Home News and Features What’s Brewing at Wicked Bines Farm

What’s Brewing at Wicked Bines Farm

Mike Noyes holds a six-week old piglet. Photo by Jess Turner.
For Mike Noyes of Wicked Bines Farm, farming is more than a commercial pursuit; it’s an all-in lifestyle, steeped in history.

Mike and his wife Cindy, who works in healthcare, bought their bucolic plot on Marvin Road in Berlin in 2009. Their 20 acres are adjacent to the dairy farm where Cindy grew up, and Wicked Bines now manages the hundreds of acres next door, the same land that Cindy’s family began farming in the 1940s and 50s. They use the land for hay and for pasturing the organic, grass-fed meats that fill the freezers in their farm store. 

Pasture-raising animals without hormones and antibiotics is crucially important to Noyes. He employs rotational grazing practices, moving his cattle to a new pasture every few days in order to maintain the health of his animals as well as the integrity of the land. And it makes for a better product.

“Food is fuel, and some of what’s in the grocery store isn’t even food,” he says. “Everything here is born and raised right here. I want my kids to see this process, to know where their food comes from. And this is the best classroom to have.”

In addition to beef, the Wicked Bines Farm store features free-range eggs, pasture-raised chicken and pork, and in the fall, all-natural turkeys, processed right before Thanksgiving so they can be sold fresh, never frozen. The most popular items in the store are ground beef, bacon, and, always, eggs. With over 500 chickens, egg production is strong, and not only does the farm sell eggs directly to their many faithful customers, but also to several commercial accounts, including Red Hen Baking Co. in Middlesex and Bread & Butter Farm in Shelburne.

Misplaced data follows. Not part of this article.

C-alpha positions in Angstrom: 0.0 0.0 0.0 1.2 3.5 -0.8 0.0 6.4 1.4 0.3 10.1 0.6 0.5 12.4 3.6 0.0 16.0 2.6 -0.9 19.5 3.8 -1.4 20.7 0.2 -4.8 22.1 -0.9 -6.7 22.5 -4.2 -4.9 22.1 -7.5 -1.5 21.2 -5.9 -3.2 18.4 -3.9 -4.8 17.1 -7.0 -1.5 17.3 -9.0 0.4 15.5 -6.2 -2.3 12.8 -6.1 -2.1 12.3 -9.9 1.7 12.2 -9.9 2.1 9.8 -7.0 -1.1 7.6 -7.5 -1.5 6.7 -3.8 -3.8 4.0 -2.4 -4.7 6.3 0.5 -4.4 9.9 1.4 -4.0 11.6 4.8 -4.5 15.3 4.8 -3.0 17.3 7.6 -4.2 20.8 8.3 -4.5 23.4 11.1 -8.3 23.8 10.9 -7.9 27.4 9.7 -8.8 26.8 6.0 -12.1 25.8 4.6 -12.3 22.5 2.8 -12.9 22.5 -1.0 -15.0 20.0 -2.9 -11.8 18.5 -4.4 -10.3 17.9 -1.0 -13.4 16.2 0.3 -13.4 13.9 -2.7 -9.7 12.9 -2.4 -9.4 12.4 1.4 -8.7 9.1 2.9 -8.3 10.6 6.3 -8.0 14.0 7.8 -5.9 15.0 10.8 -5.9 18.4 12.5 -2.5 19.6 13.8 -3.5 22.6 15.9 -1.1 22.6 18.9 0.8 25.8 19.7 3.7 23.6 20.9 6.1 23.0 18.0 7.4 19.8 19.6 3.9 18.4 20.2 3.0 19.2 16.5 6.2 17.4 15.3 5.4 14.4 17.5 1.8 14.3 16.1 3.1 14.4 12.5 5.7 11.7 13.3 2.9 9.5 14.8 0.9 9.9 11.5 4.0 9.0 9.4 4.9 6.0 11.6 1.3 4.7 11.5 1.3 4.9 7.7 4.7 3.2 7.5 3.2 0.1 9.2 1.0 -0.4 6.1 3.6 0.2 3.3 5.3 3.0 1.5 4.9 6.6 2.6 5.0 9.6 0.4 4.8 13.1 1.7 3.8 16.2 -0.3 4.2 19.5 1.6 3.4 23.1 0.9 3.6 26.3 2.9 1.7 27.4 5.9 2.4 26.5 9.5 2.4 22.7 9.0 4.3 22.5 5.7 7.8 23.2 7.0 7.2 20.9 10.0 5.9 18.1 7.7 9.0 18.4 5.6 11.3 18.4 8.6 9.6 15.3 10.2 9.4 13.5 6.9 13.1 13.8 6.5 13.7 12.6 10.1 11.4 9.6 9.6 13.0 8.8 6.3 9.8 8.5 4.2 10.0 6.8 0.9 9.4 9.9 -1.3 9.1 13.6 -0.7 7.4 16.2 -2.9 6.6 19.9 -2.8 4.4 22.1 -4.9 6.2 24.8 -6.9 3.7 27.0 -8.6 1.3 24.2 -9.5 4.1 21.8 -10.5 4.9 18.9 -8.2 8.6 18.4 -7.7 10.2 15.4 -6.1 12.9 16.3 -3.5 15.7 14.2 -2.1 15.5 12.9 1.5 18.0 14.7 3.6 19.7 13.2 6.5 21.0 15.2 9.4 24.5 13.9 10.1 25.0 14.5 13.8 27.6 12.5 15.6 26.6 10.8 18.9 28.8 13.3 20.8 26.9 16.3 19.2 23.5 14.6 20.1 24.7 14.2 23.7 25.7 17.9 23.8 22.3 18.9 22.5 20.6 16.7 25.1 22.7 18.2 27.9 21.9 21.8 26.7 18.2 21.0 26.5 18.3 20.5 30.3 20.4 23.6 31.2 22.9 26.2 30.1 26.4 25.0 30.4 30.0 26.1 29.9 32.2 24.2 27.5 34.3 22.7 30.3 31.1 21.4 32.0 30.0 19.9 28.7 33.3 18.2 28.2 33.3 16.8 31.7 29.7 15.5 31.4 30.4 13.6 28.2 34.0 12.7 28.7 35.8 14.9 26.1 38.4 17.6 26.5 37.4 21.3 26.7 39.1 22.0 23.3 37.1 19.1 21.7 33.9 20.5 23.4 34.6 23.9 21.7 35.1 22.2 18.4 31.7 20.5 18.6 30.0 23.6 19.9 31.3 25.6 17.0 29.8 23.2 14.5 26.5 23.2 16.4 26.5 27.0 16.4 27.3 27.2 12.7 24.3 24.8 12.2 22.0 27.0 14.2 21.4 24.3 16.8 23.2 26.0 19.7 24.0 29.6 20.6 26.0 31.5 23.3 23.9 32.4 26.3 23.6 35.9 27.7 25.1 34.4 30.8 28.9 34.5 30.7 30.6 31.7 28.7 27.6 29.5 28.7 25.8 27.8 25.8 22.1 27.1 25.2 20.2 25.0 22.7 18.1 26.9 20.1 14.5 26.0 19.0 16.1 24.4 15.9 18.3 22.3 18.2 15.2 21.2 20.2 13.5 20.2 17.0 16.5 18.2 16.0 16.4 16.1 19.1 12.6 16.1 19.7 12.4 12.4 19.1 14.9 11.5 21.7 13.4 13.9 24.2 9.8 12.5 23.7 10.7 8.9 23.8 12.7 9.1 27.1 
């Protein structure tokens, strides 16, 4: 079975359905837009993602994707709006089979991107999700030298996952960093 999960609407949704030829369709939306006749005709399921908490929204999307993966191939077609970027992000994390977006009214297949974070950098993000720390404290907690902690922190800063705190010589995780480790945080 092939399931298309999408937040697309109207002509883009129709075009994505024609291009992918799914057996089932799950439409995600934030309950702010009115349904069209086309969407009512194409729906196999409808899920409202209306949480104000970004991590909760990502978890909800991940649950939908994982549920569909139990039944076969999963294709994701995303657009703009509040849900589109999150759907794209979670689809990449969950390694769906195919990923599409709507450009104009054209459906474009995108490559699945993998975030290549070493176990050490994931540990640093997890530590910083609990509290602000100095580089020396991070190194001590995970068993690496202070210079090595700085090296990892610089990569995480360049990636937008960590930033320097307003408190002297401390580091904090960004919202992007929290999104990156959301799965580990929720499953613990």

In its earliest days, Wicked Bines began as a hop farm. A bine is the flexible stem of a climbing plant that, in the case of hops, is trained to climb up a vertical support. Mike and Cindy’s eldest daughter once described their young hop yard as “wicked nice,” and the name of the family farm was born. 

Inspired by Vermont’s craft beer boom and his own interest in homebrewing, Mike began growing hops commercially in 2012. He now dedicates an acre-and-a-half to hop production and grows three varieties of the flower. Wicked Bines supplies Vermont breweries such as Black Flannel Brewing of Essex Junction and Rock Art Brewery in Morrisville with the essential beer-making ingredient, along with providing home brewers the opportunity to buy hops directly, either in raw form or already processed.

Mike describes hops as a difficult crop to grow, citing factors such as changing climate, vulnerability to blight, and its labor-intensive nature as challenges.

“When craft beer really took off, there were a few small hop yards around Vermont,” he says. “So I got a working lands grant to buy the equipment to harvest a small hop yard. It wouldn’t have been worth it for a small farm to invest in such a big, specialized piece of equipment.”

As part of his overall “no waste” philosophy of farming, Mike not only uses the hops harvester for his own crop, but he will travel to other farms, dedicating the Hopster 5P on an hourly basis to their harvests. Wicked Bines is the only hop farm in Vermont that can deliver this service of “mobile harvesting.”

The community mindset is what drives many of the Noyes family’s farming practices. Their pigs are fed local dairy products from partners such as Cabot Creamery, spent brewing grain from local breweries, and produce grown on the farm as well as produce provided by Community Harvest of Central Vermont, an organization dedicated to gleaning vegetables that would otherwise go to waste on other area farms. 

Mike describes his dedication to hard work and healthy food systems as core values. He says he wants to show that “if you work hard, small farms aren’t dead.”

“It’s not an easy life, but it’s a great life and I still enjoy it,” he says. “And my office has a great view.”

Wicked Bines Farm is located at 407 Marvin Road in Berlin. The self-service farm store is open seven days a week and takes cash and checks. wickedbinesfarm.com